Former rock star Cat Stevens, who has gone by the name Yusuf Islam since shortly after his conversion to Islam in 1977, will kick off his first North American tour in decades starting in Toronto Monday night. His tour continues through the U.S., where he has not performed since 1976, starting Thursday in Upper Darby, Pennsylvania, moving to Boston, Chicago, San Francisco, and two dates in Los Angeles, the last of which will be Dec. 14.
The momentous tour is not beginning without controversy for the singer-songwriter who quit performing and even playing instruments in 1977. Stevens canceled his New York City concert, which would have been his first in NYC in 40 years, because of what he called “extortionate” ticket prices on resale websites, a problem he's had with paper tickets since the 1970s, reports the Guardian. He apologized to his fans. “My fans will understand and I thank them for informing me about the extortionate ticket prices already being listed on some websites," he wrote. "I have been a longtime supporter of paperless tickets to my shows worldwide and avoiding scalpers."
Responding to a tweet by the Global News Toronto asking for concertgoers to respond to the tight security measures in place at the Toronto venue, Stevens dismissed the question as trolling.
â€” Yusuf / Cat Stevens (@YusufCatStevens) November 18, 2014
A longtime fan complained to the Toronto Star about what he felt were tightened concert restrictions:
- Concertgoers must arrive at least two hours before the concert starts and have government-issued identification that matches the credit card with which the ticket was purchased.
- Ticket holders are prohibited from being able to reenter the concert once they have exited the venue.
- Security is implementing an “airport-style search, including walk-through airport metal detectors.”
The complaining fan, Ric Doedens, said to the Star: "You have to wonder if he (Yusuf) is doing this because he feels threatened." Stevens maintains that the identification request is to make sure his true fans -- and not those who paid scalpers -- are at the concert.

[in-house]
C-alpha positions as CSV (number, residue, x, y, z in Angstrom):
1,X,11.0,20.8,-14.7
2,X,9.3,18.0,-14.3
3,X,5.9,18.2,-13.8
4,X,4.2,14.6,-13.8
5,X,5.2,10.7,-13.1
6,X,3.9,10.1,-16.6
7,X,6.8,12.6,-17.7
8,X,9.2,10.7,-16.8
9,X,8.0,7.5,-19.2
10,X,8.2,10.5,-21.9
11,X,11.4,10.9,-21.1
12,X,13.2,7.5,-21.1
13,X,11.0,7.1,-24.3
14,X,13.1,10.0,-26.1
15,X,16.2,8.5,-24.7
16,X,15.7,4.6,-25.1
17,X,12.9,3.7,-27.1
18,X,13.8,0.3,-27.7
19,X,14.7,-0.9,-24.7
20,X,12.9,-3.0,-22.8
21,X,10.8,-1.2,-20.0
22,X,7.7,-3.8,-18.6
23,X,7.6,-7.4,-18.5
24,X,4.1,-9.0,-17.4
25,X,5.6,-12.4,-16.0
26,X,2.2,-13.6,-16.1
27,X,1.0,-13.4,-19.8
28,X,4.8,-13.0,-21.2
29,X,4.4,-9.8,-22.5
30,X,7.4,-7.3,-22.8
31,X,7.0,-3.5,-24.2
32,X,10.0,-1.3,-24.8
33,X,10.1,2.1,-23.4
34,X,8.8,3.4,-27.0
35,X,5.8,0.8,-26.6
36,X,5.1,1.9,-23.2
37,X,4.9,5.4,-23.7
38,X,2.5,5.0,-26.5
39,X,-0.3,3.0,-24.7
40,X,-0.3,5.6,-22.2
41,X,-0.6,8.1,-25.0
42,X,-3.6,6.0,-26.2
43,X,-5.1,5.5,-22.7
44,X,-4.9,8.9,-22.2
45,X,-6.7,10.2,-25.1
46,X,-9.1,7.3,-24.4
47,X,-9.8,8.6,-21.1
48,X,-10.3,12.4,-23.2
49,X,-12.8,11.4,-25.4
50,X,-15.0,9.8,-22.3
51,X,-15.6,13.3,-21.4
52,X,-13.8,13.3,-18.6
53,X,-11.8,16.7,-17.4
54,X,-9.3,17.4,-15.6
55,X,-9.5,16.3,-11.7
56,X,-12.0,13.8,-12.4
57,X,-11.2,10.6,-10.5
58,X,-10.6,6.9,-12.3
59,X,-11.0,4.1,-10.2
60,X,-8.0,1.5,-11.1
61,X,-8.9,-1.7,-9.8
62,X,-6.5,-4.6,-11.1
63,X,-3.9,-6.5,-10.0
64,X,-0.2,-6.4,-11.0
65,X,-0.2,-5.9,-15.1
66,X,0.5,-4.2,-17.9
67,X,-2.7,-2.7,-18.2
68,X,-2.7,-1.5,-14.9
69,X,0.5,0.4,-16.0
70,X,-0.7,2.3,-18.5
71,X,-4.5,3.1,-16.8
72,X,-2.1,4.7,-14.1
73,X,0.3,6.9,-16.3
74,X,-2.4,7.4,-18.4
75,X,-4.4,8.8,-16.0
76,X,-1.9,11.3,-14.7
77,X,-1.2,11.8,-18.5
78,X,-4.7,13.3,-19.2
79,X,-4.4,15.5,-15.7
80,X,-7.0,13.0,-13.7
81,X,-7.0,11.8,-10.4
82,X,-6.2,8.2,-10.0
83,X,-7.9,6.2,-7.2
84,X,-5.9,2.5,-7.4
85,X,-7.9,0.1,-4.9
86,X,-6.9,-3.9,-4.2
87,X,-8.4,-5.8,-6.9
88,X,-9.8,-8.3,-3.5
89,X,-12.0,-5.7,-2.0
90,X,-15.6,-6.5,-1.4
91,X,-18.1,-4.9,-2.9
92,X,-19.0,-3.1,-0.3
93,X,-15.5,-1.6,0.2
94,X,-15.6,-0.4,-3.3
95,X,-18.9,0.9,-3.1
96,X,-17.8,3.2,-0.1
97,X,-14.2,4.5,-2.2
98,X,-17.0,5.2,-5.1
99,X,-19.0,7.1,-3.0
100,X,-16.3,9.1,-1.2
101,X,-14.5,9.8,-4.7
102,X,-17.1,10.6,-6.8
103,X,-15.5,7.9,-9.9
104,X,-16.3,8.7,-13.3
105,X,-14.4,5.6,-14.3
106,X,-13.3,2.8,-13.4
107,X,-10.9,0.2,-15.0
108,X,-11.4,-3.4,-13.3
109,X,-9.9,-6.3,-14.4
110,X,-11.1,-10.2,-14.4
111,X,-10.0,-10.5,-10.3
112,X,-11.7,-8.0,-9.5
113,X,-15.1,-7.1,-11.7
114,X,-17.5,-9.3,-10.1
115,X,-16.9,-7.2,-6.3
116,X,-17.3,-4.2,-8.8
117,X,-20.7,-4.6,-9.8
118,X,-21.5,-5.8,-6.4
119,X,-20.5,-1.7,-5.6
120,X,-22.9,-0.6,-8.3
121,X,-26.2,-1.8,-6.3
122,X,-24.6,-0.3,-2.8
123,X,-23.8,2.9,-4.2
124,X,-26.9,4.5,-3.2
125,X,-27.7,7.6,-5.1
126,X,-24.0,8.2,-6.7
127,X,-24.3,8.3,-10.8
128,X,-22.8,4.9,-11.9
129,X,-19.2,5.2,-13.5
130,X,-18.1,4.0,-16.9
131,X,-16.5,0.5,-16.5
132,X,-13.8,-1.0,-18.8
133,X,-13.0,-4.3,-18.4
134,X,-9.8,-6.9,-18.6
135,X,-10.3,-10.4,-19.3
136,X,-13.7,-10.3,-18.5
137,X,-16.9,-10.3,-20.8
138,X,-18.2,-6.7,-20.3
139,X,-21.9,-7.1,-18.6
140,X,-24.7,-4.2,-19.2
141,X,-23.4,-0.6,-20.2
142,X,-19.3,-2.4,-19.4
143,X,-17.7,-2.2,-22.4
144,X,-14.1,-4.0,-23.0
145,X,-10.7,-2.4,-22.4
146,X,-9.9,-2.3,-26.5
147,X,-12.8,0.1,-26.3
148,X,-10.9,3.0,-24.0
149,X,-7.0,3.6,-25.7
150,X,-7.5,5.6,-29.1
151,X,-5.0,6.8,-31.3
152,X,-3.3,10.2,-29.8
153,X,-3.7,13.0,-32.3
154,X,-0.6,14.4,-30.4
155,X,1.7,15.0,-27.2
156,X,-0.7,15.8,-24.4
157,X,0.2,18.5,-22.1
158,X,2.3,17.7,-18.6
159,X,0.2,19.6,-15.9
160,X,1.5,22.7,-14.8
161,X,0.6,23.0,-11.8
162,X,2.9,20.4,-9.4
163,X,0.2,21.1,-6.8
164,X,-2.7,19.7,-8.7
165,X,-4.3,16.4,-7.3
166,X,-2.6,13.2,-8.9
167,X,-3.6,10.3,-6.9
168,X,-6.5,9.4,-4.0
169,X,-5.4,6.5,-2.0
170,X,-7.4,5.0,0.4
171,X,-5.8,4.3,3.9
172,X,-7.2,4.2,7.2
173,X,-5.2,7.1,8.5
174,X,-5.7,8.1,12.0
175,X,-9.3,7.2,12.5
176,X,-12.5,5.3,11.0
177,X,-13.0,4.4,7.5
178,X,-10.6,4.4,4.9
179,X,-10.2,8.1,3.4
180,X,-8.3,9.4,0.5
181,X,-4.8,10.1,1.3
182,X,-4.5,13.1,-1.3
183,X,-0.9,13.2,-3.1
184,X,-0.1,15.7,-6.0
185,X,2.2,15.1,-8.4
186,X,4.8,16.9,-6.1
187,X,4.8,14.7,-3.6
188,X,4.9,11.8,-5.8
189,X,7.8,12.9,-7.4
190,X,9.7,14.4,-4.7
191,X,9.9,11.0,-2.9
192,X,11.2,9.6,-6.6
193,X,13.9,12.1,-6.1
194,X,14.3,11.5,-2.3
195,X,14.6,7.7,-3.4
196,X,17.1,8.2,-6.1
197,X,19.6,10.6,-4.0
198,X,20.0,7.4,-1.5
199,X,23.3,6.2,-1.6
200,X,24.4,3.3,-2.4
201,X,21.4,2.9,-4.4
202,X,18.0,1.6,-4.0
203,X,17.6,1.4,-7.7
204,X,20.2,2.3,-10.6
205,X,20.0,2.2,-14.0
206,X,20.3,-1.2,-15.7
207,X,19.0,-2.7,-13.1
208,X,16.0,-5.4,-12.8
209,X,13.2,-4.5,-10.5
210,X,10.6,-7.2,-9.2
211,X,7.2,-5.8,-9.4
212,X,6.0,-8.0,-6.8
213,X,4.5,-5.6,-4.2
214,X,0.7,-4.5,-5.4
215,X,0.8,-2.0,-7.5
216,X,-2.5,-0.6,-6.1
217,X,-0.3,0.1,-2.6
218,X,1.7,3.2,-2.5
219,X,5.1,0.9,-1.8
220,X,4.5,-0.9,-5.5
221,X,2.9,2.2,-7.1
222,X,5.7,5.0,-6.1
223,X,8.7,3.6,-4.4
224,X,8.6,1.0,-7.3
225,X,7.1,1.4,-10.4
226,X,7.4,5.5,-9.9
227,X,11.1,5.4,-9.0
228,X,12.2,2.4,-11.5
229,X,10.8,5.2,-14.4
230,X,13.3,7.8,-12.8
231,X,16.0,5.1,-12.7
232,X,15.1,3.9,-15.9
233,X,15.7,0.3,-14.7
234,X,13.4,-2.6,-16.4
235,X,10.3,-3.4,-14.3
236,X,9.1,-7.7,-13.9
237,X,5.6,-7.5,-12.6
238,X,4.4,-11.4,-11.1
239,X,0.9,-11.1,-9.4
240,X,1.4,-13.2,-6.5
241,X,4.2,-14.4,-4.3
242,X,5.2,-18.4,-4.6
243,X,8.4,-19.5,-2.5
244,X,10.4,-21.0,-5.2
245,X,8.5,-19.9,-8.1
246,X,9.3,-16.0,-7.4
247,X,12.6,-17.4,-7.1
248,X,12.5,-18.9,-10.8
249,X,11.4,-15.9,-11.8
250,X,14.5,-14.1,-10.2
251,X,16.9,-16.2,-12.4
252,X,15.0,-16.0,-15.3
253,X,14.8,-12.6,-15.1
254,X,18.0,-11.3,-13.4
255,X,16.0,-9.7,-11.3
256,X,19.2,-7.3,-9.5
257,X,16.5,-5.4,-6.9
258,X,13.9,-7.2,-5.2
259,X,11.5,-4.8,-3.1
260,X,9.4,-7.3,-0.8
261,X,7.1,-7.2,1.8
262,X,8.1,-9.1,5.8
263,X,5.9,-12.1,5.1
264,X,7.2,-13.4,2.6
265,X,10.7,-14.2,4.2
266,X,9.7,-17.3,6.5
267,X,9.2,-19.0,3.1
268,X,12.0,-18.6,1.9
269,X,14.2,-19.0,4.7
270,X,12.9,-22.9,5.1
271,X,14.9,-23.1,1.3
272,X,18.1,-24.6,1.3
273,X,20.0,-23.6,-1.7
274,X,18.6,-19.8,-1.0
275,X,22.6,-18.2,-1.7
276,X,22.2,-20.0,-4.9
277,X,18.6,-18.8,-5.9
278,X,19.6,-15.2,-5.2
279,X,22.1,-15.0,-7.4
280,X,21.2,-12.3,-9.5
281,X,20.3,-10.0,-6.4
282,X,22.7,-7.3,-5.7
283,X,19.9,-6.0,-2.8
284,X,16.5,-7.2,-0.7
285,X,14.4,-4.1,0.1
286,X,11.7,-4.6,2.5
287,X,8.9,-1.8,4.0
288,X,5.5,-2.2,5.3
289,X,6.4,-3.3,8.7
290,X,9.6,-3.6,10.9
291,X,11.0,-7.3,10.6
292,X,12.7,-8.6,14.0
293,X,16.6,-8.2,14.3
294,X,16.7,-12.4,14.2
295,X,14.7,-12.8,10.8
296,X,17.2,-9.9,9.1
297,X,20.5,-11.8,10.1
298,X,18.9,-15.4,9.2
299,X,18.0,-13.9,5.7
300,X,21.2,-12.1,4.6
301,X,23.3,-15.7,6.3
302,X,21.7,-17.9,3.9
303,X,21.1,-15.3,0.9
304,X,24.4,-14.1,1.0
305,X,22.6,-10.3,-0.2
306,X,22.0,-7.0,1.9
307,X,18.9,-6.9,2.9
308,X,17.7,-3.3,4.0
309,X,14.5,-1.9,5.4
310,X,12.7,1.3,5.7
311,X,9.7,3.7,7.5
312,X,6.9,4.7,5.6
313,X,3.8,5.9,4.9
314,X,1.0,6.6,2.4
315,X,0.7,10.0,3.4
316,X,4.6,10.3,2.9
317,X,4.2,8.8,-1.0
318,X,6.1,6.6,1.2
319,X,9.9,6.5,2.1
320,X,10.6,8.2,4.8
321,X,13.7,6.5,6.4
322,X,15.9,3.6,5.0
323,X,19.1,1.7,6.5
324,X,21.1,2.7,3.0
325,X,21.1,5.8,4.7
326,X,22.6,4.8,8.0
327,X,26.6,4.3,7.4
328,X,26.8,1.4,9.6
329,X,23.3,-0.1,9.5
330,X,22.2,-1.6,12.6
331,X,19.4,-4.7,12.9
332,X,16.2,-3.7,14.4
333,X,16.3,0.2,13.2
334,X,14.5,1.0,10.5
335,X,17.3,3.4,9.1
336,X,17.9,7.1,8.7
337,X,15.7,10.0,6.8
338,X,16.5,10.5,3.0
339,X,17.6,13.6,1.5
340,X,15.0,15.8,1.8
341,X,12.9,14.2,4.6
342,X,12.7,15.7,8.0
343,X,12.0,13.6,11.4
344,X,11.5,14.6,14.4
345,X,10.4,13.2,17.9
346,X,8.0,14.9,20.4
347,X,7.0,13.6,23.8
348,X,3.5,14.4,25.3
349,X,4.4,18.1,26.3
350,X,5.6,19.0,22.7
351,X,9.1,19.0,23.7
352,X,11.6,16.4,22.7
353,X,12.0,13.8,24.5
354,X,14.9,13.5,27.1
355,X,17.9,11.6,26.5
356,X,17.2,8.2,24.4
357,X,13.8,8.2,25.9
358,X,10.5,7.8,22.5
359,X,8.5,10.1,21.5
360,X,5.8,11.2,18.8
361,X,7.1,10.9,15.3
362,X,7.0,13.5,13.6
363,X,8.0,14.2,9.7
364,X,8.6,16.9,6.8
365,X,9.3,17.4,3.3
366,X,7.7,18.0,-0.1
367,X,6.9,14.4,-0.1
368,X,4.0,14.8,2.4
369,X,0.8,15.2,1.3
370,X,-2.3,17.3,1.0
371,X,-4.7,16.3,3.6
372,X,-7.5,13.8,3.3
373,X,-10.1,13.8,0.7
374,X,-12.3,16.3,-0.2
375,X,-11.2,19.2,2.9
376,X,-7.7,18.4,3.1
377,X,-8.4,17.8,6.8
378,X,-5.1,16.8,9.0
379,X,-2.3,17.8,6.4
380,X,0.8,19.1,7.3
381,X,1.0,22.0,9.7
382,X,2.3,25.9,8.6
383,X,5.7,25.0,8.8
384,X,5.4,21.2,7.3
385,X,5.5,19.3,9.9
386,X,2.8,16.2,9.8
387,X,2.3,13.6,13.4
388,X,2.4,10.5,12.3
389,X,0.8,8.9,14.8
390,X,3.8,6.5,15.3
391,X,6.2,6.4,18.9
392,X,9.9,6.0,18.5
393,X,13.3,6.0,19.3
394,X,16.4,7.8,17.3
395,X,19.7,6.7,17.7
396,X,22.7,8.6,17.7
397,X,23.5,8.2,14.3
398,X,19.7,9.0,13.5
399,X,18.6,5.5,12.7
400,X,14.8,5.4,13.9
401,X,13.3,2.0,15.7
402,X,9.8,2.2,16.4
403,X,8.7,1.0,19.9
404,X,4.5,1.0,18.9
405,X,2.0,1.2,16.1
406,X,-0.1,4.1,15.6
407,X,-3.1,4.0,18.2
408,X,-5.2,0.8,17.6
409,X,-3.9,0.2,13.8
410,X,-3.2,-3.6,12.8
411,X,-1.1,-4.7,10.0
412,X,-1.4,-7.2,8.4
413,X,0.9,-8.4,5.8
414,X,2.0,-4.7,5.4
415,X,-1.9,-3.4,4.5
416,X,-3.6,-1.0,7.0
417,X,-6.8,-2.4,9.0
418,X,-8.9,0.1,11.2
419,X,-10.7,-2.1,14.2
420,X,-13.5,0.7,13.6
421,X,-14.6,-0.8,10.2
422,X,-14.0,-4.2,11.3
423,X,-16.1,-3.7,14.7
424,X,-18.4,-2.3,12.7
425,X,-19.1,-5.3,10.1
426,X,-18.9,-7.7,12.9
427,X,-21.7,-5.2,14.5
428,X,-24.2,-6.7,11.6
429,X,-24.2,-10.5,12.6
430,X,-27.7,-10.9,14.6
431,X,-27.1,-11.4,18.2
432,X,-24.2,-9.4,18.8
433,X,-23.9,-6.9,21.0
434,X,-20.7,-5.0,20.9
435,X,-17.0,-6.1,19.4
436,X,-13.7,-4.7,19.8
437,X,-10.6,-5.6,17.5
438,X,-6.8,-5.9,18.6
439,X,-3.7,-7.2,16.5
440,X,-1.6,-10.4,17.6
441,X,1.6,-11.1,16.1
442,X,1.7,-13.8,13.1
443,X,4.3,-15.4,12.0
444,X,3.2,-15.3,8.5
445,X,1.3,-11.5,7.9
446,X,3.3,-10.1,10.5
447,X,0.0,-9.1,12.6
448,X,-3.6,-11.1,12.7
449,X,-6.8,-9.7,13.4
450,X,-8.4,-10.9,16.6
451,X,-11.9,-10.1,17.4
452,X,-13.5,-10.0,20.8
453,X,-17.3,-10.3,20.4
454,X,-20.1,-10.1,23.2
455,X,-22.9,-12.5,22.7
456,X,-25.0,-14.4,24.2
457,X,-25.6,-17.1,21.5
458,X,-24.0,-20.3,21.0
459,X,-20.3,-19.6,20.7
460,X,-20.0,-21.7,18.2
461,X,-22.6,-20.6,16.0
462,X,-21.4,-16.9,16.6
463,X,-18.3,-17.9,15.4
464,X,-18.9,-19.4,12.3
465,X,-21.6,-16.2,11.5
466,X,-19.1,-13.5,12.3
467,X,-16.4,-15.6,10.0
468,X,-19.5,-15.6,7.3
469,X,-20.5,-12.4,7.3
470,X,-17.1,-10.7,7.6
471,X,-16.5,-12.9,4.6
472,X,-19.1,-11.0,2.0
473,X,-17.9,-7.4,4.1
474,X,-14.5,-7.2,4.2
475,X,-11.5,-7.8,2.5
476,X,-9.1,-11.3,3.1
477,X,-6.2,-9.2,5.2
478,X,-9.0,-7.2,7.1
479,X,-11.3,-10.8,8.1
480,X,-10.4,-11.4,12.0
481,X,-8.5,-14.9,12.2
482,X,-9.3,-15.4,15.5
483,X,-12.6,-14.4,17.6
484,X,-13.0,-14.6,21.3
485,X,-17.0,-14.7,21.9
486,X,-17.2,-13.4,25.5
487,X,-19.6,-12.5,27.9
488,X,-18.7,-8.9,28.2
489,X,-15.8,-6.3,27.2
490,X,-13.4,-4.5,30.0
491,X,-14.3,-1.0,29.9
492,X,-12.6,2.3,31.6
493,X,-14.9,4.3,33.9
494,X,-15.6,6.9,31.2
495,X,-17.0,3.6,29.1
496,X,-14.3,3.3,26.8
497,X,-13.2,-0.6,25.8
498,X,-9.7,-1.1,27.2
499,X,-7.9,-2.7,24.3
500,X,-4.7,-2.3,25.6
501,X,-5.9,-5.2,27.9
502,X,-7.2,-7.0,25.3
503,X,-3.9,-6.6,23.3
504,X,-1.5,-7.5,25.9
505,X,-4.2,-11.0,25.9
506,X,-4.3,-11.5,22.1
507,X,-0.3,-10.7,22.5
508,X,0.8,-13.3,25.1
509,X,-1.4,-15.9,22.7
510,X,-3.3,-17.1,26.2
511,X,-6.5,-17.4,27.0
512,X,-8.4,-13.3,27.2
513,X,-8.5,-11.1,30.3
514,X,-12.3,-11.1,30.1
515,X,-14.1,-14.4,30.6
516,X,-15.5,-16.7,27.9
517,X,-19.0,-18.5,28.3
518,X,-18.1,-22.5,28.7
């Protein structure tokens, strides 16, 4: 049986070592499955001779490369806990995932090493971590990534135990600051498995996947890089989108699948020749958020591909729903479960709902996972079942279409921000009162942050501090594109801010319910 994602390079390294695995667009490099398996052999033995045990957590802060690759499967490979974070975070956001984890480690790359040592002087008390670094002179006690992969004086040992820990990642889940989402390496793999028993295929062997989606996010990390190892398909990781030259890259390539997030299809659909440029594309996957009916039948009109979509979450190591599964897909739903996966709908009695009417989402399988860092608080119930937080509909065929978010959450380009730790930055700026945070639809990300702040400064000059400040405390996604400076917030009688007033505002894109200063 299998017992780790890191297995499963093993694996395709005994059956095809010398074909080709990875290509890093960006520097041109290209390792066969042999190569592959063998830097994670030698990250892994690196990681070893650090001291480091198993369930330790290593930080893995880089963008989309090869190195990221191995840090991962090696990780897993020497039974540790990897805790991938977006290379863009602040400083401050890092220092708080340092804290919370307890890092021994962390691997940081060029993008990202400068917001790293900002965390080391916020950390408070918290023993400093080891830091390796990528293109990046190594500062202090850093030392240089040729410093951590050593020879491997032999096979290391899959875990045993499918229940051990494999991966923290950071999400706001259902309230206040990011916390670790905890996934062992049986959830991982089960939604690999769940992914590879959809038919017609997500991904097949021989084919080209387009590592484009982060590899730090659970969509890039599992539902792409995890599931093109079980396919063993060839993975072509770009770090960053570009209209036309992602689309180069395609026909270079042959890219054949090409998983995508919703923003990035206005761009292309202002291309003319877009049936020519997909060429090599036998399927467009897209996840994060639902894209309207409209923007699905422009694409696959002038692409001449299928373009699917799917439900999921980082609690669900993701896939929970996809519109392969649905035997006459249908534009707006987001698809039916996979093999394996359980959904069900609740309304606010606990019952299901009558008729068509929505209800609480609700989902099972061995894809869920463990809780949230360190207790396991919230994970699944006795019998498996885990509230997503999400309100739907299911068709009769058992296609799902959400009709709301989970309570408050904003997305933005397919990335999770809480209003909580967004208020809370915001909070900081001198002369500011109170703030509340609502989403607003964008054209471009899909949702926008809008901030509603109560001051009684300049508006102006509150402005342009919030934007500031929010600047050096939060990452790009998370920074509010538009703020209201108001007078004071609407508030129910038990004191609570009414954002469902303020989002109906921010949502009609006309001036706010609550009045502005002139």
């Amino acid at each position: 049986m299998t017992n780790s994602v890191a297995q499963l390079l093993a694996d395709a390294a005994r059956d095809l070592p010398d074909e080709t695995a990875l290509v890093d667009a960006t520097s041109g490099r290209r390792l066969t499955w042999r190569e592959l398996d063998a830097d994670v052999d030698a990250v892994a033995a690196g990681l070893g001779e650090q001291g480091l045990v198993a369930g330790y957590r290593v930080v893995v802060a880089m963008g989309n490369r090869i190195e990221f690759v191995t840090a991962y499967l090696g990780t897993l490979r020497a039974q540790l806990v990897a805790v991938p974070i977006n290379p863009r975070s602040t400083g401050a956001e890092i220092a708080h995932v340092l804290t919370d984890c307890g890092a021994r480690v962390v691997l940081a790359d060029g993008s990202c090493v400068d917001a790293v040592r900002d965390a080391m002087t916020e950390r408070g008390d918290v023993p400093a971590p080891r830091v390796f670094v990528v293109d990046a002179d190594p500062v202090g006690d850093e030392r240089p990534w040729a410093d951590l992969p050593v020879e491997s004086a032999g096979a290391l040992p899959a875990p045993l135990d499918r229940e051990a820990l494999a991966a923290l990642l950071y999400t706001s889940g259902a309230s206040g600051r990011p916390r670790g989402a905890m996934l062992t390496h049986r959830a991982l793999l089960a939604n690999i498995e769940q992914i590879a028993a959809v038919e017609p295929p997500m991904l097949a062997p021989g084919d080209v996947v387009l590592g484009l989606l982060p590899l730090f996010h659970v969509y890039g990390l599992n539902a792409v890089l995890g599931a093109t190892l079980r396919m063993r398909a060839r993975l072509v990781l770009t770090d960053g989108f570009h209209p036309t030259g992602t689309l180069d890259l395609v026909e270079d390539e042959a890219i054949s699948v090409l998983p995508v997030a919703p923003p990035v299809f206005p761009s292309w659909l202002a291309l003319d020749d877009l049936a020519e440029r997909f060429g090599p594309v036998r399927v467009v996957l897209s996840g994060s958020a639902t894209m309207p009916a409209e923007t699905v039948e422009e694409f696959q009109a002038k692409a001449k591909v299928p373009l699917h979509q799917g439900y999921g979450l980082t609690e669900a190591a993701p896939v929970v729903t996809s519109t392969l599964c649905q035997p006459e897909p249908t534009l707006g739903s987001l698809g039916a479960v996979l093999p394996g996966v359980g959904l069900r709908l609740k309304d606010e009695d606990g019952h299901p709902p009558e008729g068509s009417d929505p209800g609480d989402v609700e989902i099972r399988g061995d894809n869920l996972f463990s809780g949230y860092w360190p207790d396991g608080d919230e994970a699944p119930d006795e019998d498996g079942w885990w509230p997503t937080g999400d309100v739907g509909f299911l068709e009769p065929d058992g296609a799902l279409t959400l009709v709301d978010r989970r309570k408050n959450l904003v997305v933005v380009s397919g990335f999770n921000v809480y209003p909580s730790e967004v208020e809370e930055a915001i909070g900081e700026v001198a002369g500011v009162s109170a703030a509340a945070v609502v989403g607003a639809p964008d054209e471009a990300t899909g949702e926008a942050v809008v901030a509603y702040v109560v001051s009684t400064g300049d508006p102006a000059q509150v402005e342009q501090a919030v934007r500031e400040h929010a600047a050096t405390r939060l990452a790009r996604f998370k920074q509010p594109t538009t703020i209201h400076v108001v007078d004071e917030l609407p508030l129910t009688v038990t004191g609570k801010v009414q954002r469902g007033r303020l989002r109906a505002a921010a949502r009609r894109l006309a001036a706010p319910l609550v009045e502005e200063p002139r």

In 1989, when Iran's Ayatollah Khomeini called on Muslims to kill author Salman Rushdie for what he called blasphemous remarks in "The Satanic Verses," Stevens was asked what his thoughts were on the fatwa during a British talk show. Not only did he not condemn the remarks but he suggested that if he were invited to go to the burning of a Rushdie effigy, he'd be disappointed. “I would have hoped it’d be the real thing," he said, a remark that has dogged him ever since. “I never called for the death of Salman Rushdie," he wrote on his website, "nor backed the fatwa issued by the Ayatollah Khomeini -- and still don’t.”
Ten years ago, on a trip to the United States to visit and perform with Dolly Parton, he was sent back after erroneously being put on a no-fly list. And he successfully sued two British newspapers for libel when they accused him of participating in terrorism.
Stevens decided to play music again recently, and in response to Muslims who criticized him, he told Agence France-Presse, "I say: listen to me, this is part of Islamic civilization, we have lost our contact with it, we lost our vibrant approach to life and to culture." This year, he was inducted into the Rock and Roll Hall of Fame.
As a devout Muslim who has spent his music royalties on Muslim schools for children in England and who has received numerous humanitarian awards, Stevens is nevertheless concerned about his musical legacy. "One song I do is 'The First Cut is the Deepest,' he told AFP. "I try to remind people I wrote that song, not Rod Stewart!"